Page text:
Translation: If the Japanese government creates an increased amount of money out of thin air, it will create millions of new jobs. If that money is spent on infrastructure improvements, it will create still more jobs. Average Japanese people will enjoy a boost in their living standards, without going further unto personal debt. The gap between the rich and the rest will be narrowed. Such a nightmare will create “distortions.” Therefore it must be defeated/
With some analysts seeing Japan’s potential growth rate at somewhere between zero and 0.5 percent, there is a case for arguing that it’s not worth pursuing a fiscal stimulus package.
Why not? The money will be created out of thin air. The only time the Japanese government should ever reduce spending is when the Japanese economy has 100% full employment, and inflation becomes a possibility.
Japan is nowhere near that point.
Incidentally we are tired of bullshit phrases like these…
“An official who spoke on condition of anonymity said…”
“A key insider who is not authorized to speak publicly says…”
“According to officials familiar with the talks…”
“Considering Japan’s fiscal position and the balance of supply and demand in the economy, I don’t really think that stimulus is necessary,” said Junko Nishioka, chief economist at Sumitomo Mitsui Banking Corp.
Even the Wall Street Journal admits that the Japanese economy continues to dip into and out of recession. The Journal’s “solution” for this is to change the labor laws so that workers can be fired more easily.
Japan’s labor laws allow even clearly incompetent employees to file wrongful dismissal cases that drag on for years. The Nikkei newspaper cites an estimate that six million full-time workers have nothing to do.
Even if that was true (which I seriously doubt), the solution is not to fire millions of workers so that wages fall, but to increase stimulus spending. Consider the ever-worsening problem of homelessness in Japan. In some cases these people have mental health issues. In other cases they have criminal records, and are unable to get jobs. Some actually like being homeless. But in 90% of cases, these people are homeless because they have no money, and no income.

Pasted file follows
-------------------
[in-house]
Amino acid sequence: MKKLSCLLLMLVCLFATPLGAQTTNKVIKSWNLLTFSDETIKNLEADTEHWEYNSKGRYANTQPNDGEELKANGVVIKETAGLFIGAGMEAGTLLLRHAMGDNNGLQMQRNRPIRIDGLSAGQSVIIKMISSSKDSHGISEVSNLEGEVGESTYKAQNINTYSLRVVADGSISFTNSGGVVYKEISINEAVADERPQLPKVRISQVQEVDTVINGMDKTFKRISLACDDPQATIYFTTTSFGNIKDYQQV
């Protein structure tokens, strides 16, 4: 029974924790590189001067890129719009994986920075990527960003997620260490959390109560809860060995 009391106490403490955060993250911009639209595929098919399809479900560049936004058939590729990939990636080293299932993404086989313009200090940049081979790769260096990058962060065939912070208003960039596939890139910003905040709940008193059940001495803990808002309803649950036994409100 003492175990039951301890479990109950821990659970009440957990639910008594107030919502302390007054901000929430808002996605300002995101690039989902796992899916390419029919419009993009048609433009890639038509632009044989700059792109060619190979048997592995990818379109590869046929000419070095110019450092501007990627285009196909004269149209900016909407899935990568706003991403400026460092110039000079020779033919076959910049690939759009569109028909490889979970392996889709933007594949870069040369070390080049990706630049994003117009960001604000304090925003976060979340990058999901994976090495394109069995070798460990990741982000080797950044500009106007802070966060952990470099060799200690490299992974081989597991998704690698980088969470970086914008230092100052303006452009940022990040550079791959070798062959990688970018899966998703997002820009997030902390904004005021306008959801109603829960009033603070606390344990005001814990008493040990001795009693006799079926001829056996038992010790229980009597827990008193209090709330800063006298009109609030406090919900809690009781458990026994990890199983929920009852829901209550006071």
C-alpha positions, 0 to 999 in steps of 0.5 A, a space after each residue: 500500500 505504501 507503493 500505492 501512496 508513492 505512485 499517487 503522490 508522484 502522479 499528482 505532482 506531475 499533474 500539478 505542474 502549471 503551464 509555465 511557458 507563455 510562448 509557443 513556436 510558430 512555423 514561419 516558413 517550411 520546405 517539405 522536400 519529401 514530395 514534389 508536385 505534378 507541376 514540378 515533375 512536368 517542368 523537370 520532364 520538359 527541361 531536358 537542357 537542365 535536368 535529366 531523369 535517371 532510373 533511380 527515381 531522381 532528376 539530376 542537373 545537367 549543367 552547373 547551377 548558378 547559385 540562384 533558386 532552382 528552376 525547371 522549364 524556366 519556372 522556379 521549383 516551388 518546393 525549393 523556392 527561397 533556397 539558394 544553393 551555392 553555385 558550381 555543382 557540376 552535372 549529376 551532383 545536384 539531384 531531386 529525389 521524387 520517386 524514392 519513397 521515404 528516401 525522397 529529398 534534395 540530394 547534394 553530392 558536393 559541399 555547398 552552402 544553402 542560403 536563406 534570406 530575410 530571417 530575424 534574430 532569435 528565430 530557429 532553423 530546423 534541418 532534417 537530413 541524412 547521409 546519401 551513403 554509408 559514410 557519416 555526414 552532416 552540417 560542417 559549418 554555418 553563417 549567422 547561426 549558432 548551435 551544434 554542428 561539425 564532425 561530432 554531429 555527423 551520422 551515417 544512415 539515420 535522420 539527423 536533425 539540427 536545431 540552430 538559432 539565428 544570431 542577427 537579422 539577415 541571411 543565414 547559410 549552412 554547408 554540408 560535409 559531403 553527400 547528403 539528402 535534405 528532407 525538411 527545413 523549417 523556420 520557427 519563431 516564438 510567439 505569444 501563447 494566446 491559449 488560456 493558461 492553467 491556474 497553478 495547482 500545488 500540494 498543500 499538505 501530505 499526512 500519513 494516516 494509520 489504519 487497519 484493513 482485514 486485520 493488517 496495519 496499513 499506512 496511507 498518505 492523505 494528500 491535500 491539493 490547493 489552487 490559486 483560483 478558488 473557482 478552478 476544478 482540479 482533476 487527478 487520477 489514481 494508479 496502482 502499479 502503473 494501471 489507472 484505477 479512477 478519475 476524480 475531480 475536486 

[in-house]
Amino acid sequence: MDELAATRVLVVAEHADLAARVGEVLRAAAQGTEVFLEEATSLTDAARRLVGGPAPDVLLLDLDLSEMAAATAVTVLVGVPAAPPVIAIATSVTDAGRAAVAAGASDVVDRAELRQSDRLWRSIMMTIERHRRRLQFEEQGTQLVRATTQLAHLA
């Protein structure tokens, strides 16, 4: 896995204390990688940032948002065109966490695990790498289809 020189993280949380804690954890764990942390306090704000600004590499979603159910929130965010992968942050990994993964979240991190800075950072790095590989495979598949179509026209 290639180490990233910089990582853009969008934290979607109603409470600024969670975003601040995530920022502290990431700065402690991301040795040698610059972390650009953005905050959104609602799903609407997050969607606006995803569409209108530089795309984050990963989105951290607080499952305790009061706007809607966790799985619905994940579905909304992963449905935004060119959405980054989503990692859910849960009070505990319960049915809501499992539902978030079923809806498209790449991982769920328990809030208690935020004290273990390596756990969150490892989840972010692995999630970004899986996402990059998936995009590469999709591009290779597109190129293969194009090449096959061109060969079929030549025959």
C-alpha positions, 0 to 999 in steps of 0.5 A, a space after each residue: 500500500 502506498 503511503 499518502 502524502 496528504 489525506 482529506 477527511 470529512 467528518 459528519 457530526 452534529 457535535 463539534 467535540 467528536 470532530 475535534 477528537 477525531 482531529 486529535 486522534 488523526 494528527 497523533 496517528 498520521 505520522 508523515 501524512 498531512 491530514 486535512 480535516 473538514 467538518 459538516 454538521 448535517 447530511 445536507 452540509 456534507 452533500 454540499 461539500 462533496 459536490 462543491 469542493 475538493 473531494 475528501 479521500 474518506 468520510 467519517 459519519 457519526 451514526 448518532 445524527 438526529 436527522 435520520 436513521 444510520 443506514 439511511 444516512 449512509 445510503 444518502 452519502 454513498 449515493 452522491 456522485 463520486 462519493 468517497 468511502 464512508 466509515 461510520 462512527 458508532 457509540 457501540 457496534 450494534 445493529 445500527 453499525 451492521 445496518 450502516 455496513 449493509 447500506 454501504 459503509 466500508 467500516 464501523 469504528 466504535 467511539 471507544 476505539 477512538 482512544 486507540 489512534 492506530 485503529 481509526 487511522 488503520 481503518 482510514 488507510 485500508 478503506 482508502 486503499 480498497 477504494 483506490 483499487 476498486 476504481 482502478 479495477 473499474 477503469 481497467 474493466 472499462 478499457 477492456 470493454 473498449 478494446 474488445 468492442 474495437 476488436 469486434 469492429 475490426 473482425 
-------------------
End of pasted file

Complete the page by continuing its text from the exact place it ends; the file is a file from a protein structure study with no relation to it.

To reduce homeless, the Japanese government needs to put a lot more money into circulation, so that everyone can find work. If workers are attacked, it will increase the number of homeless Japanese.
Shinichi Ichikawa, chief market strategist at Credit Suisse Securities Ltd., said he’d rather see the government work on economic reforms (i.e. more austerity) “rather than pursue policies focused on near-term conditions.” He emphasized making greater use of foreign labor and overhauling Japan’s work and education systems.
Got it. If unemployment is high, and wages are low, the solution is to bring in more foreign workers, who will drive wages even lower.
Here’s the Wall Street Journal …
Japan’s lifetime-employment system worked well during the high-growth postwar years. But as the economy slowed and the population aged, companies shifted their hiring to part-time employees who can be laid off easily.
The result has been falling wages, rising homelessness, and increasing personal debt. Just what the economy needs, aye?
The rise of part-time contracts explains why Japan’s low 3.2% unemployment rate hasn’t led to wage increases. Instead of laying off workers, companies reduce the number of hours they employ part-timers. Japan suffers from massive underemployment rather than unemployment.